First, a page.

Ashland cemetery

Porter Dennis Thayer - updated 12 Aug 2016

Porter Dennis Thayer was born in 1830 in Washtenaw County, Michigan, the son of John (b. 1791) and Hannah (Pangborn, b. 1796).

Massachussetts native John married New York-born Hannah in about 1811. Porter came to western Michigan with his family in the 1830s, living variously in Kent and Ottawa counties. By 1850 he was living with his parents on their farm in Tallmadge, Ottawa County.

Porter married New York or Michigan native Sarah Randall (1835-1921) on February 13, 1855, in Grand Rapids, and they had at least eight children: Martin A. (b. 1856), John G. (b. 1857), Richard R. (b. 1859), Mary (b. 1860), Porter (b. 1865), Cora (b. 1867), Robert (b. 1869) and Elmer (b. 1873). By 1860 Porter was working as a lumberman and living with his wife and three children in Alpine, Kent County, next to his mother and three brothers, both of whom were also lumbermen.

He stood 6’1’ with blue eyes, light hair and a fair complexion and was a 31-year-old lumberman probably living in Spring Lake, Ottawa County or possibly in Indian Creek, Alpine Township, Kent County when he enlisted in Company H on November 18, 1861, at Grand Rapids for 3 years, and was mustered December 23 at Detroit. He was absent sick from August of 1862 through July of 1863, reported wounded in the leg on July 2, 1863, at Gettysburg and subsequently hospitalized in Philadelphia.

Porter returned to duty and was wounded in the left leg on November 27, 1863, at Mine Run, Virginia. Porter was subsequently hospitalized at Chesapeake hospital in Fortress Monroe, Virginia, and then transferred to Annapolis, Maryland. His wife and several children were on relief in Zeeland, Ottawa County in late 1863.  He reenlisted on December 24, 1863, at Brandy Station, Virginia, crediting Muskegon, Muskegon County, but listing Ottawa County as his place of residence.

Porter was presumably absent on veteran’s furlough in January of 1864, probably at home in Ottawa County, and probably returned to the Regiment on or about the first of February. He was slightly wounded in the right arm in early May, subsequently hospitalized and was possibly still absent wounded when he was transferred to Company A, 5th Michigan infantry upon consolidation of the 3rd and 5th Michigan Regiments on June 10, 1864. He was mustered out on July 5, 1865, at Jeffersonville, Indiana.

After the war Porter returned to western Michigan, probably to Ottawa County. By 1870 he was working as a sawyer and living with his wife and children in Spring Lake, Ottawa County and by 1880 he was “keeping boarders” and living with his wife and children in Spring Lake.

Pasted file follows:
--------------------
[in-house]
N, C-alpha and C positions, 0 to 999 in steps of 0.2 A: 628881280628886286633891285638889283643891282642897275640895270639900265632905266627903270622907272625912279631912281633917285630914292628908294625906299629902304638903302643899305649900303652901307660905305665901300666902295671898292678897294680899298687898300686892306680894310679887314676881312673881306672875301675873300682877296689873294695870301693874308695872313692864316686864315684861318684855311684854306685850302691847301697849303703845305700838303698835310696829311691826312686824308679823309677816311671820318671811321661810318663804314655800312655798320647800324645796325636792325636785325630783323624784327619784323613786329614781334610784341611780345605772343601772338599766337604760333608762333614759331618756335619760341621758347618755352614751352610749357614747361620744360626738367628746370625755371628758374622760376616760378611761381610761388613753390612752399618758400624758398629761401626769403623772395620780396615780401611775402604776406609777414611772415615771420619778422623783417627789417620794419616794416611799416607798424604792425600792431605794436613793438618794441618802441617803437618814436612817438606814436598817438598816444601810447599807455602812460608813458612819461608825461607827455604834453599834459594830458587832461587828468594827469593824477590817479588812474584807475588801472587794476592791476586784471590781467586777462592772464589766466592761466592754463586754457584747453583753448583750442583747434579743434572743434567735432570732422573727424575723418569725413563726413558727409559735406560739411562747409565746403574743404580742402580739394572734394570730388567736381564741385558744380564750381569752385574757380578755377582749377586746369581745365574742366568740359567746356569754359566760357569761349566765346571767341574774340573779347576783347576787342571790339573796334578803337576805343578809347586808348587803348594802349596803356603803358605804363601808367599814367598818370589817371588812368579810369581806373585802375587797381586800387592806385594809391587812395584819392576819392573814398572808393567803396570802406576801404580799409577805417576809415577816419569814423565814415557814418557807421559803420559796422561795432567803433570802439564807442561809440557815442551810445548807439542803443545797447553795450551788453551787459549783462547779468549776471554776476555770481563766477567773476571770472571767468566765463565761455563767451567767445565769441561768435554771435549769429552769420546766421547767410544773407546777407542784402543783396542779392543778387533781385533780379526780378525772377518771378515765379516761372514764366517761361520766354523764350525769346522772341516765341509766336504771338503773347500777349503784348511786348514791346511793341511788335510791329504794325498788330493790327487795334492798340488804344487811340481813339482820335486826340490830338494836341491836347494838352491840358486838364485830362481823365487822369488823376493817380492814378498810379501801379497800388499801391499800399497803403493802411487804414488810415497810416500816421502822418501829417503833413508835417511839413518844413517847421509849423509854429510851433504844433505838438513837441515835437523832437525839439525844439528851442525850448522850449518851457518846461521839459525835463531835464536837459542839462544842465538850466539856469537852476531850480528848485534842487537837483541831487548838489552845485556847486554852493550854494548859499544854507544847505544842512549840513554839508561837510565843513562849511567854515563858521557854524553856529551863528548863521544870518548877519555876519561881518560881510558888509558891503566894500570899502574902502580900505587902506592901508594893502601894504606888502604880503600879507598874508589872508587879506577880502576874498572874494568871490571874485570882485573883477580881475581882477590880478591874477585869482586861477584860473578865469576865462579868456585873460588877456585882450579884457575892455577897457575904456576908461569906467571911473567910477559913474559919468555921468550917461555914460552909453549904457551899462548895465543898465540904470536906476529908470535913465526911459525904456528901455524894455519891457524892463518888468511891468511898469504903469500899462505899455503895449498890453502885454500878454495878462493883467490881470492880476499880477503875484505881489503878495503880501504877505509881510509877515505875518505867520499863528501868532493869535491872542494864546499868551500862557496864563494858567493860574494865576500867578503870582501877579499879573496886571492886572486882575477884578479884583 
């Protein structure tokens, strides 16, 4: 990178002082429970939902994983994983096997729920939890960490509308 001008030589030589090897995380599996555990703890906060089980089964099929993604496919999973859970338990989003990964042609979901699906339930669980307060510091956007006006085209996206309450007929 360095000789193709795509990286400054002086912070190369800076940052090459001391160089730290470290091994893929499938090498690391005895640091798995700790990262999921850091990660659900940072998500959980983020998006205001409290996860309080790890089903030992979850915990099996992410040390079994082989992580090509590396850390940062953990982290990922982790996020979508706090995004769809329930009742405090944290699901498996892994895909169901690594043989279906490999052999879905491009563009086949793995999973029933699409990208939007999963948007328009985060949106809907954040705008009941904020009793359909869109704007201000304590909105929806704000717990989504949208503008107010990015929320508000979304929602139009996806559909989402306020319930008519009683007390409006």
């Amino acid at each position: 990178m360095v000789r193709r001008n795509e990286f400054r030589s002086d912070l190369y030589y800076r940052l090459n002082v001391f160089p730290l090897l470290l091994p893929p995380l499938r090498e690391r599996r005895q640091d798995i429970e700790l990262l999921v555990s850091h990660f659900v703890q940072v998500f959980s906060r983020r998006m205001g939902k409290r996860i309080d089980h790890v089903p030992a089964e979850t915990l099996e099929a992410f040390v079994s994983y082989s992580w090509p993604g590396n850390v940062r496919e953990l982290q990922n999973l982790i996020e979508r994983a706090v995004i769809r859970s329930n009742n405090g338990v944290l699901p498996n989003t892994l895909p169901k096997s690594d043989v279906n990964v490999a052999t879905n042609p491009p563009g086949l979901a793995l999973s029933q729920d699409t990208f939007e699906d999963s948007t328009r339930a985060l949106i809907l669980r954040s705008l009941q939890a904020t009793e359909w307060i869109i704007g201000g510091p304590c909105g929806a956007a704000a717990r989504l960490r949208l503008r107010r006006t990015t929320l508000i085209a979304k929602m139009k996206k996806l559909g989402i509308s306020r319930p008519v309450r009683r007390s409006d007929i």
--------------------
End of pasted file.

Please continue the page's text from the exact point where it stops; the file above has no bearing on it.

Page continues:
In 1882 he applied for and received a pension (no. 333704).

Porter was killed when struck by a train on September 11, 1886, in Ashland, Newaygo County, and was buried in Ashland cemetery.

In 1890 his widow applied for and received a pension (no. 340407).

Conrad Kritzer - updated 12 Aug 2016

Conrad Kritzer or Kreutzer was born on January 26, 1840, in Hesse-Darmstadt, Germany, the son of Henry and Elizabeth (Moll).

Conrad came to the United States in 1855, quite possibly by himself, and worked for a while on a farm in Lisbon, Chester Township, Ottawa County. In 1857 he went to Illinois where he remained only a few months before returning to Michigan. In any case, by 1860 he apparently worked for and lived with the family of Anton Cline in Chester.

Conrad stood 5’5” with blue eyes, dark hair and a dark complexion and was 21 years old and probably working as a farm laborer in Chester when he enlisted in Company C on May 13, 1861. He was taken prisoner on July 1, 1862, at Malvern Hill, Virginia, and in early July was reported sick in a rebel hospital along the York River. He was soon released on parole, and on the afternoon of July 11 arrived at Old Point, Virginia, near Fortress Monroe, on the John Tucker. Conrad returned to the Regiment December 20 at Camp Pitcher, Virginia, and was wounded slightly “in the body” on May 3, 1863, by a fall from some breastworks at Chancellorsville, Virginia, and was hospitalized in June and July of 1863. He was transferred to the Veterans’ Reserve Corps on July 3, 1863, where he remained until April of 1864.

Conrad was eventually discharged from the VRC and by 1865 had settled on 80 acres of land, presumably in Newaygo County. He soon moved to Grant, Newaygo County, and then on to Ashland, Newaygo County where he was living when he married Hesse-Darmstadt native Elizabeth Schafer (1846-1909) on June 4, 1868, at the Lutheran German church in Grand Rapids. They had at least six children: John (b. 1870), Charles H. (b. 1873), Henry S. (b. 1875), Mary Elizabeth (b. 1878) and “Maggie” (1879-1887).

By 1870 Conrad was working as a farmer (how owned some $1000 worth of real estate) and living with his wife and daughter Matilda in Ashland. By 1880 Conrad was working as a farmer and living in Ashland with his wife and children. Indeed, Conrad probably lived in Ashland the rest of his life. He was living in Ashland in 1890.

He became a member of the Old Third Michigan Infantry Association in September of 1885, and both he and his wife were members of P of H. Lodge No. 545 in Ashland. Conrad himself was a member of Lodge No. 331 I.O.O.F. at Ashland; he was also a Republican.

In 1880 he applied for and received a pension (no. 231179).

Conrad died a widower in Grant, Newaygo County, on March 22, 1916, and was buried in Ashland cemetery: section A, grave no. 64.